When the international photographic agency Magnum Photos asked its members to select one of their works which they felt “changed everything,” the hope, according to Magnum’s website, was for the photographers to “reflect on their careers and identify a single picture that represents a turning point in their lives as image makers.”
Among the 51 works — signed prints of which Magnum offered for sale between June 8 and 12 — are photographs depicting Robert Kennedy’s funeral, the then lesser-known Nelson Mandela practicing law, and an “accidental” photograph from Martin Luther King’s “I Have A Dream” speech in Washington. And then there are more mundane, less monumental images: a clown sitting at a diner counter in 1963, a nude, a pair of feet semi-submerged in a Japanese hot spring.
For his submission, Berlin-born and Israel-based photographer Micha Bar Am selected an image he took in 1967 titled “A demonstration by ultra-orthodox Jews against autopsies, Jerusalem.” (Bar Am is hardly the collective’s only Jewish member, and he told the Forward in 2013 that “There were a number of Jewish photographers that were part of the founding members of Magnum, but I think it was on the basis of their photography, and not necessarily anything to do with their Jewishness.”)
Bar Am’s image, a double-exposure, captures an effort to block his photograph, perhaps motivated by the belief that some ultra-Orthodox Jews espouse that photographs of people can lead to Second Commandment violations. “A young man pushed his hamsa (spread hand) into my camera, which is seen by some as ‘the evil eye,’” Bar Am writes in a text accompanying the image on Magnum’s website.
The multi-layered image is difficult to parse out, but around and through the hamsa-hand, one can make out a variety of figures, some children and some wearing black hats, and protest signs. One legible sign quotes Isaiah 8:10, “Consult [to do evil] and it will fail, speak the word [of impropriety] and it won’t stand, for God is with us.” The implication, it seems, is to connect the evils of contemporary autopsies and the divinely thwarted efforts in Isaiah.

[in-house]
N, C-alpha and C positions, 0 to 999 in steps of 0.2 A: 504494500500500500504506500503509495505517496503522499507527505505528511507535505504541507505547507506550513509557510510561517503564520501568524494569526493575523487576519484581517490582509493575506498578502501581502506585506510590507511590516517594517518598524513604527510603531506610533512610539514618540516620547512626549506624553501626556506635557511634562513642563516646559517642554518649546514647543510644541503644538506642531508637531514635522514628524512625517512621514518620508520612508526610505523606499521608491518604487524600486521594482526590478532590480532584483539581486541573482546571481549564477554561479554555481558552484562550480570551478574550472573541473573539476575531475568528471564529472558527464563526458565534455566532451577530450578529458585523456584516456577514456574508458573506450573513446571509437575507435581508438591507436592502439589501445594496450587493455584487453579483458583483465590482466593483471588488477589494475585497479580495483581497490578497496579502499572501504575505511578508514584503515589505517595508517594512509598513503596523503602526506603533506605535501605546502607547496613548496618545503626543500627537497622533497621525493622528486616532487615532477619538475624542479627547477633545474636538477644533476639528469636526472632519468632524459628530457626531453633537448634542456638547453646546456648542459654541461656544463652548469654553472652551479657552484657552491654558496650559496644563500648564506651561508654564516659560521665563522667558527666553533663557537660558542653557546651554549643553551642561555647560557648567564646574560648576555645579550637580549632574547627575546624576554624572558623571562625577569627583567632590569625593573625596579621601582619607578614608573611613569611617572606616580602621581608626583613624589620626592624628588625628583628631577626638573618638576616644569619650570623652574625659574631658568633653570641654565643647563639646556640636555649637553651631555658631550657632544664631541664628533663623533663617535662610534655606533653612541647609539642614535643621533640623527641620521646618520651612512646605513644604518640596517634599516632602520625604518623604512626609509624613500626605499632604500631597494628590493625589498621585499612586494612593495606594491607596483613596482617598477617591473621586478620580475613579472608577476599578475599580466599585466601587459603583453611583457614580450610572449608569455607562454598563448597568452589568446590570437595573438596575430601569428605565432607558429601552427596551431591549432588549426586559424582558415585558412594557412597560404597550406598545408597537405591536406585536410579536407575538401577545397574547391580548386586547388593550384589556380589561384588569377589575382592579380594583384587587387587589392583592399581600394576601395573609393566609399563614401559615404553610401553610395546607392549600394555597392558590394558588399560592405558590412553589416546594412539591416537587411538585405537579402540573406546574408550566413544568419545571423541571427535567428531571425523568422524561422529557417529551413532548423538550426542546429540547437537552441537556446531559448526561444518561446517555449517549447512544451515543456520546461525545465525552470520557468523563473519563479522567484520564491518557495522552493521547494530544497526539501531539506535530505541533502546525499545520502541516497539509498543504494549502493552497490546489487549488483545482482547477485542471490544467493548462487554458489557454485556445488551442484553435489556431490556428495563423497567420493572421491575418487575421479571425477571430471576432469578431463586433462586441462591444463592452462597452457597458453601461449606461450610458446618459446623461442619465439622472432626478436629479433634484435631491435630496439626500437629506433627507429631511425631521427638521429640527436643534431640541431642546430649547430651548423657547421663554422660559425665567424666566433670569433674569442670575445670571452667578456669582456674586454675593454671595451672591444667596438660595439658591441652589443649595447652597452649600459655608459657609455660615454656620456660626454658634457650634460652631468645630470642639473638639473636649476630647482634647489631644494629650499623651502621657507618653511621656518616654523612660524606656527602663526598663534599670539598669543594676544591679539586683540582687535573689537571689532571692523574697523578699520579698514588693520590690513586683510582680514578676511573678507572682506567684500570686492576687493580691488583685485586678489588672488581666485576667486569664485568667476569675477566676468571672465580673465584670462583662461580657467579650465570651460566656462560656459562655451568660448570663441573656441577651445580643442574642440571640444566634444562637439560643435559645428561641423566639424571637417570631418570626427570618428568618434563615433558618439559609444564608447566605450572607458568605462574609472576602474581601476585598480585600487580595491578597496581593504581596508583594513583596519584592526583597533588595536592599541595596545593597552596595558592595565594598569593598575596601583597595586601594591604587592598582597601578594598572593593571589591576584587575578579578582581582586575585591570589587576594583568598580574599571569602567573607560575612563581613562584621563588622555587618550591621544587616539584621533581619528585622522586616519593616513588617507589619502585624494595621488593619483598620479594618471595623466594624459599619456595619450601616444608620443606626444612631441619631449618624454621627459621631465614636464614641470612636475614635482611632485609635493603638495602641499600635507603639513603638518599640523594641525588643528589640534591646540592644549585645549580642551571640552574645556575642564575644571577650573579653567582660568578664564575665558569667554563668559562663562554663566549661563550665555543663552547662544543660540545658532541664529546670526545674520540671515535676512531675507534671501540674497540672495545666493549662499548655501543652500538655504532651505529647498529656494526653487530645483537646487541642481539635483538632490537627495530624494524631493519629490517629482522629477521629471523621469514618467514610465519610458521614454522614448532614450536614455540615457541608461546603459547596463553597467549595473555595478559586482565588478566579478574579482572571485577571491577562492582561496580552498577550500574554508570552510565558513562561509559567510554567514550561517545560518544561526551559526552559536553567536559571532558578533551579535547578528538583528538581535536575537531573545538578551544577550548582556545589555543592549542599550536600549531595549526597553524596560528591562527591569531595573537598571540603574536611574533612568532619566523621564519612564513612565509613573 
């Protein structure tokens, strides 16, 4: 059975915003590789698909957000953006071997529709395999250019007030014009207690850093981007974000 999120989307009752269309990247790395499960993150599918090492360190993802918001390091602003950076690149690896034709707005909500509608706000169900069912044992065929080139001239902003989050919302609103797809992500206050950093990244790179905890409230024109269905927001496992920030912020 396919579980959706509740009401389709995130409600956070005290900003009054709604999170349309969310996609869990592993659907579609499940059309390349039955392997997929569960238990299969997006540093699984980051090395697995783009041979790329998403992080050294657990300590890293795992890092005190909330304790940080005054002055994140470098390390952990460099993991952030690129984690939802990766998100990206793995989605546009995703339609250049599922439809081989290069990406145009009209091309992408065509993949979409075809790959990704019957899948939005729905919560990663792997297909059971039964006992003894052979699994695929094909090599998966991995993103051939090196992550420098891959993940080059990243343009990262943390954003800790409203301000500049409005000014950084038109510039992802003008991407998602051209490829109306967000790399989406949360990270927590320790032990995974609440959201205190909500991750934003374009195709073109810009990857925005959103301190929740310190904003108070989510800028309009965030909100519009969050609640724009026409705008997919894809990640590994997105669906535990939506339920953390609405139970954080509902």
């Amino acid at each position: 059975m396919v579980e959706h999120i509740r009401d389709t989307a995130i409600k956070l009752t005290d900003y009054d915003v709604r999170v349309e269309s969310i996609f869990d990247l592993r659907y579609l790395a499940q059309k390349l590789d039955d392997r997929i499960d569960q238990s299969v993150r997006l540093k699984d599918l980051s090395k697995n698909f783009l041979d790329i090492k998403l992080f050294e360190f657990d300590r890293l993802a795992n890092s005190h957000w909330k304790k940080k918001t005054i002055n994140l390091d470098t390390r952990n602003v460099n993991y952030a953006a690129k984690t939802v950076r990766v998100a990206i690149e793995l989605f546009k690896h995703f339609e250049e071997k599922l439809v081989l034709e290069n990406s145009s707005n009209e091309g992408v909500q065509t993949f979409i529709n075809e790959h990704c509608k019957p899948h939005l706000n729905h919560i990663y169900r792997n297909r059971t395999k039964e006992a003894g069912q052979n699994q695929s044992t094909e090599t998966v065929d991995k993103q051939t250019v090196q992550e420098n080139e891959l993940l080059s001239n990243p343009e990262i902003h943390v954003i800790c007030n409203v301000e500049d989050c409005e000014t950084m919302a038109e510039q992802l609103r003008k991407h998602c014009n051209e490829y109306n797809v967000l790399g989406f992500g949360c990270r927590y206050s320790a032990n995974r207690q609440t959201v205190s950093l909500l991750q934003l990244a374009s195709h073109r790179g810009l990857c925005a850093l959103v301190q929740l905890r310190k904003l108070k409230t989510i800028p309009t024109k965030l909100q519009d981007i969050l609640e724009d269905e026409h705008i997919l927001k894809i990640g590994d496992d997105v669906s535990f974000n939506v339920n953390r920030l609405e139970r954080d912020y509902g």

So why did this particular photo of a demonstration against autopsies — which the protesters believe to violate biblical and rabbinic laws prohibiting the desecration of corpses — so inspire Bar Am that it changed everything?
“As it happened, it was the tail end of my roll of film and the image is actually a double exposure,” he writes. “This taught me that in spite of your careful framing, chance occurrences create the most interesting images.”
That chance occurrences often create the greatest art is surely something very few would protest.
Menachem Wecker is co-author of “Consider No Evil: Two Faith Traditions and the Problem of Academic Freedom in Religious Higher Education.” (Cascade, 2014)
Nearly 18 years after his death, photographer Gerald Davis is finally coming into focus. A new collection of his photos, “Strange Stories,” (AMMO Books, $39.95) presents the world through Davis’ unflinching eyes, from hyperstimulated Palm Beach socialites to gleeful nudists to moribund celebrities. Todd Oldham, the designer and TV talking head, edited the book. “Looking at the images invites more questions than answers,” he writes in his introduction. “They are often subtle yet revealing in unintentional ways.”
Though his photos teem with commentary, Davis let subjects speak for themselves, approaching work as a journalist more than an artist. “I can only speculate, but as a visual artist myself, there’s a lot of power in taking a look at what’s around you and getting a kick out of it for what it reveals about itself,” said Vanessa Davis, Gerald Davis’s daughter and an award-winning cartoonist and illustrator based in Los Angeles. “You don’t have to force anything. You’re just showing what’s there. And it’s nuts, usually.”
Davis’s parents moved from New York to Florida in the 1970s. “My dad wasn’t as into Judaism as my mother was. She felt a lot of pressure. Even though Florida has a humongous Jewish population, she panicked — ‘What have I done, moving to this place with people driving pickup trucks and Piggly Wiggly everywhere?’”, Davis laughed. “But my father was a very Jewish person, in his own way. He was very New York, very worldly, and loved a lot of Jewish cultural pop things. But he never really sought it out for himself personally the way my mother did.” Karen Davis ended up running the Palm Beach Jewish Film Festival until 2011.